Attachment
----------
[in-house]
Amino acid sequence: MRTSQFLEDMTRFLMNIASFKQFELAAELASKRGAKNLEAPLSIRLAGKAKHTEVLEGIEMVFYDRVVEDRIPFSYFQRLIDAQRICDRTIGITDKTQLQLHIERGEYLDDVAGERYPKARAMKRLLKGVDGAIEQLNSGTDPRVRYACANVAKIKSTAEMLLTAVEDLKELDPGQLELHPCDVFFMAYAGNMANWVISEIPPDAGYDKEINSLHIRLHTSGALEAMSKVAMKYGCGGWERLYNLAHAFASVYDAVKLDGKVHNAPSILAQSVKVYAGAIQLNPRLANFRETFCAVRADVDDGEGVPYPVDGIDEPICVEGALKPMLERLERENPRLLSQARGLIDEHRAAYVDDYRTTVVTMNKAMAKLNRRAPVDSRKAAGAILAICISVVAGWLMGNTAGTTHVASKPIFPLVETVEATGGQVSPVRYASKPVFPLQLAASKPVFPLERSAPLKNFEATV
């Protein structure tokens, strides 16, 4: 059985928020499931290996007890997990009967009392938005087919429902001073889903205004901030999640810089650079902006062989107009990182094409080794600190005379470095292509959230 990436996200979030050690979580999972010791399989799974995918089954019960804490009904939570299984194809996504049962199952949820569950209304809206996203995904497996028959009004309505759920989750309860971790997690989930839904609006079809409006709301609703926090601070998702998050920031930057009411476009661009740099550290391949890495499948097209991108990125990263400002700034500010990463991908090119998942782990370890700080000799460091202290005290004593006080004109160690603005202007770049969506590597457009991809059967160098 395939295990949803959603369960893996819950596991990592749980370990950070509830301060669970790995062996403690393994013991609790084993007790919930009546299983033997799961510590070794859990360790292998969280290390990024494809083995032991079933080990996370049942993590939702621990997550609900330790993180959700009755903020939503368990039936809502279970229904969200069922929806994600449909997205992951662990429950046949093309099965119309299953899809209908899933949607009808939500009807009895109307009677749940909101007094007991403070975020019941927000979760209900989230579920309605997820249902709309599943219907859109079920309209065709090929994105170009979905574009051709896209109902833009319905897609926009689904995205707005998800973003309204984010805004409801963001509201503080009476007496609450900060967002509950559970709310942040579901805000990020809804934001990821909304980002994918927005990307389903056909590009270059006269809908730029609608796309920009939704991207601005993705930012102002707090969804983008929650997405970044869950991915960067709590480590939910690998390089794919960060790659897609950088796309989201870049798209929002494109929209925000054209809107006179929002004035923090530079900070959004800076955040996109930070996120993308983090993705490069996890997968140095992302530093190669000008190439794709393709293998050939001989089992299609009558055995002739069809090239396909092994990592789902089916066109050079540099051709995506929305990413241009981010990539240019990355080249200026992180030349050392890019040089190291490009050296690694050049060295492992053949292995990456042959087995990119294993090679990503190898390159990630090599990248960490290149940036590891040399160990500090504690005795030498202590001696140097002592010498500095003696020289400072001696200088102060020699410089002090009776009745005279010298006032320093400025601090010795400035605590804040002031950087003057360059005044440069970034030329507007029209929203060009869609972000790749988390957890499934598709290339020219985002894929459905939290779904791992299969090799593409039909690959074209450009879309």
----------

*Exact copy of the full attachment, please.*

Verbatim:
[in-house]
Amino acid sequence: MRTSQFLEDMTRFLMNIASFKQFELAAELASKRGAKNLEAPLSIRLAGKAKHTEVLEGIEMVFYDRVVEDRIPFSYFQRLIDAQRICDRTIGITDKTQLQLHIERGEYLDDVAGERYPKARAMKRLLKGVDGAIEQLNSGTDPRVRYACANVAKIKSTAEMLLTAVEDLKELDPGQLELHPCDVFFMAYAGNMANWVISEIPPDAGYDKEINSLHIRLHTSGALEAMSKVAMKYGCGGWERLYNLAHAFASVYDAVKLDGKVHNAPSILAQSVKVYAGAIQLNPRLANFRETFCAVRADVDDGEGVPYPVDGIDEPICVEGALKPMLERLERENPRLLSQARGLIDEHRAAYVDDYRTTVVTMNKAMAKLNRRAPVDSRKAAGAILAICISVVAGWLMGNTAGTTHVASKPIFPLVETVEATGGQVSPVRYASKPVFPLQLAASKPVFPLERSAPLKNFEATV
């Protein structure tokens, strides 16, 4: 059985928020499931290996007890997990009967009392938005087919429902001073889903205004901030999640810089650079902006062989107009990182094409080794600190005379470095292509959230 990436996200979030050690979580999972010791399989799974995918089954019960804490009904939570299984194809996504049962199952949820569950209304809206996203995904497996028959009004309505759920989750309860971790997690989930839904609006079809409006709301609703926090601070998702998050920031930057009411476009661009740099550290391949890495499948097209991108990125990263400002700034500010990463991908090119998942782990370890700080000799460091202290005290004593006080004109160690603005202007770049969506590597457009991809059967160098 395939295990949803959603369960893996819950596991990592749980370990950070509830301060669970790995062996403690393994013991609790084993007790919930009546299983033997799961510590070794859990360790292998969280290390990024494809083995032991079933080990996370049942993590939702621990997550609900330790993180959700009755903020939503368990039936809502279970229904969200069922929806994600449909997205992951662990429950046949093309099965119309299953899809209908899933949607009808939500009807009895109307009677749940909101007094007991403070975020019941927000979760209900989230579920309605997820249902709309599943219907859109079920309209065709090929994105170009979905574009051709896209109902833009319905897609926009689904995205707005998800973003309204984010805004409801963001509201503080009476007496609450900060967002509950559970709310942040579901805000990020809804934001990821909304980002994918927005990307389903056909590009270059006269809908730029609608796309920009939704991207601005993705930012102002707090969804983008929650997405970044869950991915960067709590480590939910690998390089794919960060790659897609950088796309989201870049798209929002494109929209925000054209809107006179929002004035923090530079900070959004800076955040996109930070996120993308983090993705490069996890997968140095992302530093190669000008190439794709393709293998050939001989089992299609009558055995002739069809090239396909092994990592789902089916066109050079540099051709995506929305990413241009981010990539240019990355080249200026992180030349050392890019040089190291490009050296690694050049060295492992053949292995990456042959087995990119294993090679990503190898390159990630090599990248960490290149940036590891040399160990500090504690005795030498202590001696140097002592010498500095003696020289400072001696200088102060020699410089002090009776009745005279010298006032320093400025601090010795400035605590804040002031950087003057360059005044440069970034030329507007029209929203060009869609972000790749988390957890499934598709290339020219985002894929459905939290779904791992299969090799593409039909690959074209450009879309």